A woman’s studies professor at Brock University in St. Catharines, Ont., is within her rights to criticize and badger volunteers who work at a Catholic-inspired social justice program on campus, the Ontario Human Rights Tribunal has ruled.

The decision was the latest episode in a five-year war of words between the university’s women’s studies program and Solidarity Experiences Abroad, a program that places students from the school in volunteer jobs in Latin America and is administered by the university’s Roman Catholic chaplaincy.

Women’s studies and sociology professor Ana Isla alleges that the SEA program has ties to “far right” and “cult-like” Catholic organizations in Peru. She claimed in a motion passed by the women’s studies program committee in 2011 that “there have been documented cases of physical and psychological abuse, classism, sexism, racism and homophobia in activities related to Solidarity Experiences Abroad.”

German McKenzie, who ran the SEA program at Brock for eight months in 2010 and continues to volunteer with the chaplaincy office, complained of Isla’s rhetoric to the Human Rights Tribunal in January. In his Oct. 9 decision, Ken Bhattacharjee said the tribunal should not intervene in the internal affairs of the university where issues of academic freedom are at stake.

“In my view, given the importance of academic freedom and freedom of expression in a university setting, it will be rare for this tribunal to intervene where there are allegations of discrimination in relation to what another person has said during a public debate on social, political and/or religious issues in a university,” Bhattacharjee wrote.

McKenzie claims he wasn’t trying to limit anyone’s academic freedom, only protect his reputation.

“I respect academic freedom, but academic freedom has to be exercised responsibly,” McKenzie told The Catholic Register. “How do you balance that in a university? That’s a big thing. I’m not saying it’s easy.”

He had asked the tribunal to suspend the case while the university’s own human rights committee looks into the case. But once started, the tribunal decided to render its decision.

“From my side, it makes sense for everybody to solve this grievance at the lower level than at the higher,” said McKenzie. “That’s what common sense tells me.”

Brock University chaplain Raoul Masseur expects the university’s human rights committee to issue a report very soon. University administration refused to comment on the committee report.

McKenzie is a doctoral candidate at Catholic University of America who expects to graduate with a PhD in secularization theory in the coming months. He hopes to launch an academic career in Canada and felt Isla’s campaign against SEA and himself were poisoning his chances.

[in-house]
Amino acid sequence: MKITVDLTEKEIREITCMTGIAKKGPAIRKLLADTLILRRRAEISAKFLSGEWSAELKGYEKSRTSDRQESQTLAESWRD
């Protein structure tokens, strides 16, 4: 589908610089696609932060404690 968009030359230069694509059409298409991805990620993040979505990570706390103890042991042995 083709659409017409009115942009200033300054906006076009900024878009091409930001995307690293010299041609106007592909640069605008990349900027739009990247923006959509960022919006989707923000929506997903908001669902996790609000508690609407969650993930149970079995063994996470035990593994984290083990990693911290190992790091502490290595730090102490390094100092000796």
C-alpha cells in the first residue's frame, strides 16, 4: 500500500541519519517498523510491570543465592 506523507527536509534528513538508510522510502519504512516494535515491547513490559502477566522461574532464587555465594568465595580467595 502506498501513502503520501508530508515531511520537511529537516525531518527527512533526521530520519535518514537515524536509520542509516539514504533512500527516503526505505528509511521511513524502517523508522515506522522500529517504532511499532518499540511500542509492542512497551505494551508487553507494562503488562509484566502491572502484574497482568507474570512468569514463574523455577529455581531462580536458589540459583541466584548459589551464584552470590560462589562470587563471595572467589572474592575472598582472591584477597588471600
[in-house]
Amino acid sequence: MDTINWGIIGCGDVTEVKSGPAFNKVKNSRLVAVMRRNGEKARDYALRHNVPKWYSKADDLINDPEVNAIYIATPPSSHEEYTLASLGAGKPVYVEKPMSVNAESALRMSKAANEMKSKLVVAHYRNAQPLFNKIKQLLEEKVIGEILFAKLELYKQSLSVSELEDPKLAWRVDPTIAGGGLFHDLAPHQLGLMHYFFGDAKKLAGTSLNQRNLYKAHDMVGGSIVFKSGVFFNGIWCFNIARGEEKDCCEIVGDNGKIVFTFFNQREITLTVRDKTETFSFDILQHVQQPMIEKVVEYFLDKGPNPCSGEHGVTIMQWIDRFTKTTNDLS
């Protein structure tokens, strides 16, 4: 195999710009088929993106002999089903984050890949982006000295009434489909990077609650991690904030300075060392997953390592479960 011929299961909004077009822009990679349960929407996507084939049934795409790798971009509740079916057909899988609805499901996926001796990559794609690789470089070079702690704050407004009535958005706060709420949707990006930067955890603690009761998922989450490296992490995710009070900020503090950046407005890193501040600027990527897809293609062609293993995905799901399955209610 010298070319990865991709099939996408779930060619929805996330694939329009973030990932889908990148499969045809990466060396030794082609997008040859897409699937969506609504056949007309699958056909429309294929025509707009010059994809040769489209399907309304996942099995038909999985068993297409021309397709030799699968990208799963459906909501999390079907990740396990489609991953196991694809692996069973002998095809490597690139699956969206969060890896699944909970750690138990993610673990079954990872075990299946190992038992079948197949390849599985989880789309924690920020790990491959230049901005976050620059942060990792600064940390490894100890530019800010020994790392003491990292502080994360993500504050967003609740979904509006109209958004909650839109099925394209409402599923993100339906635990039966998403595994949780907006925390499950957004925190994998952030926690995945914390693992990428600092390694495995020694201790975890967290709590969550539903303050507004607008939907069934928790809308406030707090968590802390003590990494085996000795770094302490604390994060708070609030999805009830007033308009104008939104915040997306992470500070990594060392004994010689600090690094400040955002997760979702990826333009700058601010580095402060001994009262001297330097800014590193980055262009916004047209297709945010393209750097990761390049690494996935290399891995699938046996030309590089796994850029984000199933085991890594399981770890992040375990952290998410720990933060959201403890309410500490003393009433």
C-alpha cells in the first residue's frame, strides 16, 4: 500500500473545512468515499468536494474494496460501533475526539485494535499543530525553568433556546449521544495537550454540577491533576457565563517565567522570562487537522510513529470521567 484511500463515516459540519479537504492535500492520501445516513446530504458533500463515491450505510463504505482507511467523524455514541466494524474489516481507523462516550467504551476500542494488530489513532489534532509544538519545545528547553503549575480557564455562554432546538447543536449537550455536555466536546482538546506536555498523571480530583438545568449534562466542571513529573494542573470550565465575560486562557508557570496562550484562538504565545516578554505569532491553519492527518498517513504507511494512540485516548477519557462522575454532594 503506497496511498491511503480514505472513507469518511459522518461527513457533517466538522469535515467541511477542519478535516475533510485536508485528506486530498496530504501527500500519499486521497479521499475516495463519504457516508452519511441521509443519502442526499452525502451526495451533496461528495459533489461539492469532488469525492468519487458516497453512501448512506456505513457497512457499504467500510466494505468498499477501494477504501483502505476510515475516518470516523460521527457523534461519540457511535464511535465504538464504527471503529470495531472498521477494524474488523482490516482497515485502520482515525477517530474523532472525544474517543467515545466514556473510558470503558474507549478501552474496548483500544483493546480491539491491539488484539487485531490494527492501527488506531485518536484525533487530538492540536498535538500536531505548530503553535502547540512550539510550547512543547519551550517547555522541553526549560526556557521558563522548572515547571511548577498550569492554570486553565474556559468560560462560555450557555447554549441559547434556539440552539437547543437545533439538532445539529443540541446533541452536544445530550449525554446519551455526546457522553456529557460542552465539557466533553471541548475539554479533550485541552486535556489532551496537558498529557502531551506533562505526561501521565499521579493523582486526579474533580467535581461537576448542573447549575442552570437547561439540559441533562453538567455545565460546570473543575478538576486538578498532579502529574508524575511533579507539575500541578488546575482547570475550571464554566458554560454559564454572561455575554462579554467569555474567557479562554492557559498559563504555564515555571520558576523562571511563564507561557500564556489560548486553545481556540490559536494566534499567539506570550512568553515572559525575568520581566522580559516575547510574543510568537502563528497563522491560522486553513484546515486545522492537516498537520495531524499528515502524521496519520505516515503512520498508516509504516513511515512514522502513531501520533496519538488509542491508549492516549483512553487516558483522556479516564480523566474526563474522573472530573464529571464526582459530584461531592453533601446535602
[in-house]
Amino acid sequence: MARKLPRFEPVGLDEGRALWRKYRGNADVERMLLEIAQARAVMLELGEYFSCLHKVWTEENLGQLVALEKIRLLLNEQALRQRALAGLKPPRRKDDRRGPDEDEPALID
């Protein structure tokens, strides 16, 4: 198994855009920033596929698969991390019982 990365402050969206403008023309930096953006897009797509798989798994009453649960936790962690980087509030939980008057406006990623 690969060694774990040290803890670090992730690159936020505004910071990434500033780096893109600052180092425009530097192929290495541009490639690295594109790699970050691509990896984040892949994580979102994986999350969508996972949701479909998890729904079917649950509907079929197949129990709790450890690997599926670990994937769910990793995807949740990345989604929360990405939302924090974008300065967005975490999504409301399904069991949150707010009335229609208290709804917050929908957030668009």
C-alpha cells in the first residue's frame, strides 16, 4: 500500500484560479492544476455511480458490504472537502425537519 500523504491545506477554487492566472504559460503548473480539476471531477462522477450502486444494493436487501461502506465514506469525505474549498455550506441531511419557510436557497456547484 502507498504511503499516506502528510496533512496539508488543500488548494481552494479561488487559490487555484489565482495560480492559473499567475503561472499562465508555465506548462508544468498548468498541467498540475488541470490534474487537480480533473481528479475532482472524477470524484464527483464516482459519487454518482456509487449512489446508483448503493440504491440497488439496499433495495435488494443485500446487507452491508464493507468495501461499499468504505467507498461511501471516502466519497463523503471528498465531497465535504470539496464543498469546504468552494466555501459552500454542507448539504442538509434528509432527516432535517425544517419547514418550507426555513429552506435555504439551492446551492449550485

Brock administration has already once ruled that Isla’s accusations are unfounded and that the relationship between the university and SEA has been beneficial to the university. The university’s “internationalization committee” investigated Isla’s allegations against SEA in January and found “there was no compelling evidence to support such an action (severing ties with SEA) and further affirms its support for this partnership.”

The committee, headed by university provost Murray Knutila, said that consenting adults should be trusted to make an informed choice about whether or not to participate with SEA, so long as the program was clear about its affiliations. While inspired by Catholic social teaching, the program is a non-denominational invitation to the whole Brock community, said Masseur, the SEA founder.

Isla’s campaign against SEA was bolstered last year by the CUPE-financed Occupy Brock movement on campus.

“We ask to take a stand and only officially sanction volunteer opportunities with non-religious organizations,” associate dean of social sciences June Corman told an Occupy Brock rally Sept. 17, 2011. “And that in fact, all course work opportunities at Brock also not be involved with specific religious organizations.”

SEA has more than 360 Brock students, faculty and alumni preregistered for solidarity trips in this academic year. As the movement to cut ties to SEA gained ground last winter it took Masseur less than a week to gather 200 letters of support from more than 1,200 past participants in SEA trips.

E-mails and phone calls to Isla for this article were unanswered.

Published in Canada